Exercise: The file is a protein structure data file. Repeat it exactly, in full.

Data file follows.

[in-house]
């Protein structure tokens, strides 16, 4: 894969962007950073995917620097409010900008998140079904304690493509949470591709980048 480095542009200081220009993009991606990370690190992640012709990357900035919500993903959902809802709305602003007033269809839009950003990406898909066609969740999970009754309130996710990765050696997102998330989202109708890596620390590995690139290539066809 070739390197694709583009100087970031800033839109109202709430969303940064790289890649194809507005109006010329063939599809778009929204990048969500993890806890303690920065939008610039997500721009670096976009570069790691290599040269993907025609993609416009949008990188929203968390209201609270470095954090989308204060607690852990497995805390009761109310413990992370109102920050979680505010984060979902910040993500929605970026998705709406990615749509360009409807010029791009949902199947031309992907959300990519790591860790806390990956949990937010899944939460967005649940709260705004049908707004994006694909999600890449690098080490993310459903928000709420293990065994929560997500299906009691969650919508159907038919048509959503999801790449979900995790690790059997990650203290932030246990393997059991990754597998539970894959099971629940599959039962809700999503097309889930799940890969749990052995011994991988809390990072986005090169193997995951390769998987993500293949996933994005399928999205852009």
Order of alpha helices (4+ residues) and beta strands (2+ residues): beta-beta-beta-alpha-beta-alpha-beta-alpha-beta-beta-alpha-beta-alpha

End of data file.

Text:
[in-house]
């Protein structure tokens, strides 16, 4: 894969962007950073995917620097409010900008998140079904304690493509949470591709980048 480095542009200081220009993009991606990370690190992640012709990357900035919500993903959902809802709305602003007033269809839009950003990406898909066609969740999970009754309130996710990765050696997102998330989202109708890596620390590995690139290539066809 070739390197694709583009100087970031800033839109109202709430969303940064790289890649194809507005109006010329063939599809778009929204990048969500993890806890303690920065939008610039997500721009670096976009570069790691290599040269993907025609993609416009949008990188929203968390209201609270470095954090989308204060607690852990497995805390009761109310413990992370109102920050979680505010984060979902910040993500929605970026998705709406990615749509360009409807010029791009949902199947031309992907959300990519790591860790806390990956949990937010899944939460967005649940709260705004049908707004994006694909999600890449690098080490993310459903928000709420293990065994929560997500299906009691969650919508159907038919048509959503999801790449979900995790690790059997990650203290932030246990393997059991990754597998539970894959099971629940599959039962809700999503097309889930799940890969749990052995011994991988809390990072986005090169193997995951390769998987993500293949996933994005399928999205852009």
Order of alpha helices (4+ residues) and beta strands (2+ residues): beta-beta-beta-alpha-beta-alpha-beta-alpha-beta-beta-alpha-beta-alpha